So it’s almost May but looking outside you wouldn’t know it. This week we’ve had snow, hail and a severe chill that has made the prospect of summer seem all that much further away. Yes it’s annoying but rather than getting down in the dumps about it all I suggest embracing the cold with a lovely hearty meal. We could call it the ‘look it’s still cold but warmer weather is on its way so that’s probably just about alright’ stew and it’s a perfect excuse for using up the final remains of some of last year’s veg crop to boot.
There’s something very special about a stew, especially when you throw some home-made dumplings into the mix and this fine peasant dish is guaranteed to put a smile on your face and a warm glow in your tummy no matter what the weather happens to be doing at that moment outside.
I like to leave some leeks to flower on the veg patch even if I’m not seed saving from them because their flowers are spectacular and it’s worth it just to see the butterflies they seem to attract alone. That said I’ve left a few too many in the ground this year so I’m going to harvest a few for this stew.
Then there are the final swedes which have gone slightly spongy but which still have a lot to offer in a long slow cooked dish of this kind.
What to use
Perfect for leftovers a stew is very forgiving and any number of leftover, slightly knobbly and past their best vegetables can be thrown in and transformed into something lovely. I recommend root vegetables most, especially those with a sweet disposition such as swede, carrots and parsnips but equally, potatoes, leeks, cabbage also work really very well.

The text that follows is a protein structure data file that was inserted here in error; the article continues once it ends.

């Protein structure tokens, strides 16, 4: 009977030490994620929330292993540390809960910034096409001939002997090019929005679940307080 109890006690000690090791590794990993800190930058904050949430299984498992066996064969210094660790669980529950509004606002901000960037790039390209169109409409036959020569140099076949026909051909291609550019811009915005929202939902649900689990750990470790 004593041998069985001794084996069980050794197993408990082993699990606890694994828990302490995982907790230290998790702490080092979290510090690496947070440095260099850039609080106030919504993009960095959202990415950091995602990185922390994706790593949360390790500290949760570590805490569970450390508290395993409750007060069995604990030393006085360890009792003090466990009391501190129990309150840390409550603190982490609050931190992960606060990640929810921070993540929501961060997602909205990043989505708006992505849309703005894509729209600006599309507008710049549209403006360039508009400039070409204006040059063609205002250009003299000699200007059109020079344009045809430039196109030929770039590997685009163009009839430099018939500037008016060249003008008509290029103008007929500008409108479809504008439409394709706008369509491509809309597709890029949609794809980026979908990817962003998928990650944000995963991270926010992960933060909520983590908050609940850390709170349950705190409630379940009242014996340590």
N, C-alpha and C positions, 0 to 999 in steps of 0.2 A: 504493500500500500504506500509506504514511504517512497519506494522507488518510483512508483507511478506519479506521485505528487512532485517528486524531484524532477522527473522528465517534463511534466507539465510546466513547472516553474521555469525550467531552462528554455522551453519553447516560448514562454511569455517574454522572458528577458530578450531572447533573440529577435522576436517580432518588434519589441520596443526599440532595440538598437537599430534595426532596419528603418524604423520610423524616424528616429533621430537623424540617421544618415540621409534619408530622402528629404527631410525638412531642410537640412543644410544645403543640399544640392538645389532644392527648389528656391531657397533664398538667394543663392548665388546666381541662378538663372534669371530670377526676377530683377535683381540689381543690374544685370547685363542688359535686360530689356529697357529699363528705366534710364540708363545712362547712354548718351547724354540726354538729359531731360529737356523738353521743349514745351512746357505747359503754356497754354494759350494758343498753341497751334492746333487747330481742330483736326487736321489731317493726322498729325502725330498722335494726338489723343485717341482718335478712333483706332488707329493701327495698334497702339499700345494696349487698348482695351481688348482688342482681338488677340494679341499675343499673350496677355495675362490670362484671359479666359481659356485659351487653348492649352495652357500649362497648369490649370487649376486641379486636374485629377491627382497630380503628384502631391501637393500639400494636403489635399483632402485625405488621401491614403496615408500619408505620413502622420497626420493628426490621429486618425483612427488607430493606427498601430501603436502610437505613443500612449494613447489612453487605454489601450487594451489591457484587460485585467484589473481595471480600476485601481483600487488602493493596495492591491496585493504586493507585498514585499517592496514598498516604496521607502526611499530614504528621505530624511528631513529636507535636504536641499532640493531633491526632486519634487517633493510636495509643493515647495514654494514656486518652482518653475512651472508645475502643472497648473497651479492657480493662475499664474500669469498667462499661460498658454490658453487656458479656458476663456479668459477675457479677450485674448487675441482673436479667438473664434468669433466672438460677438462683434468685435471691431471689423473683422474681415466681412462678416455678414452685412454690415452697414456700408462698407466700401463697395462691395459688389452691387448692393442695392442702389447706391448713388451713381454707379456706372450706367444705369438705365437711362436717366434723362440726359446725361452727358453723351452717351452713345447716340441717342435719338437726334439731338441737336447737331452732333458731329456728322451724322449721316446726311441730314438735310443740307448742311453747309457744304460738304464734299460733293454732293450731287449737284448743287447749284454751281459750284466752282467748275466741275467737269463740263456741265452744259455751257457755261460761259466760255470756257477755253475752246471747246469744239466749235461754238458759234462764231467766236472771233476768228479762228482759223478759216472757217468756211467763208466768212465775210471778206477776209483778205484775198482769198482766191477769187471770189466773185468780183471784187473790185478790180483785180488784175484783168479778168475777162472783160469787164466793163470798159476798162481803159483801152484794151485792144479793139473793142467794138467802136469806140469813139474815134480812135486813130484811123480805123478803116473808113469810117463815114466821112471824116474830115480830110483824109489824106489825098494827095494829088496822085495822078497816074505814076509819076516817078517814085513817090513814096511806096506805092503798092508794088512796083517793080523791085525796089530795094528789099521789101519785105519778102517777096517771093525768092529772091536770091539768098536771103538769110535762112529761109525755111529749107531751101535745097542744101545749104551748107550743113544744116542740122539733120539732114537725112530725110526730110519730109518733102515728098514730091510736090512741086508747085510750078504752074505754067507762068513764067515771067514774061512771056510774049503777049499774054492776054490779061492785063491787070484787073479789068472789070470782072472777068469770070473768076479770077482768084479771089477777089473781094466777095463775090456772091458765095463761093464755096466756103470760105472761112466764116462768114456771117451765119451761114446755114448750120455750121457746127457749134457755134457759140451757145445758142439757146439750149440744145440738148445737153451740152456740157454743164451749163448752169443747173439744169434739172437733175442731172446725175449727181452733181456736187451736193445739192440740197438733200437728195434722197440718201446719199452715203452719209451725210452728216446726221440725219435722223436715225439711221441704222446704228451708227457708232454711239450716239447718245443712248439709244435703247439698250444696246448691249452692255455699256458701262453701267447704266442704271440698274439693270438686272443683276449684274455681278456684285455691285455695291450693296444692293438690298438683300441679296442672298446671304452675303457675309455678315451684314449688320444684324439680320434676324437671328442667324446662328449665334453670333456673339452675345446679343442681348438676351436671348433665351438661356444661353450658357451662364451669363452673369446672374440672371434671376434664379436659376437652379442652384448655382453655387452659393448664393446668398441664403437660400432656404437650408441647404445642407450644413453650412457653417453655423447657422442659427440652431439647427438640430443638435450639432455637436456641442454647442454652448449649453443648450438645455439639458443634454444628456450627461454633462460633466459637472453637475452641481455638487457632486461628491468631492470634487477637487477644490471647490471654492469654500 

I’m using some leftover lamb on the bone for this dish so as it’s already cooked I’ve simply thrown the lamb and the roughly chopped vegetables into a large water filled saucepan to long slow cook on a low heat for a good few hours whilst I go off and do something else instead. I’ve also added a chopped onion, a few garlic cloves and some salt and pepper to taste.
A few hours later
Your kitchen will smell amazing and the lamb will be so deliciously tender it will practically fall off the bone into the dish. If you have a dog they’ll be climbing the walls at this point waiting for that lamb bone to come their way – be warned.
Now it’s also time to have some fun getting creative with the dish so it turns out just the way you’d like it. I’ll be adding some Worcester sauce, Dijon mustard, probably more salt and pepper and a little tomato puree. It’s also not too late to add in herbs such as thyme which makes a nice addition to the flavour. If you like goulash then why not add some paprika, bay leaves and more tomatoes and sour cream always makes a nice addition either in or on top of the stew.
I also highly recommend dumplings which are so easy to make and which can easily be added near the end. Rather than making plain old dumpings why not experiment with different favours, even a spoonful of horseradish or some seeds, or mustard mixed in can liven things up no end.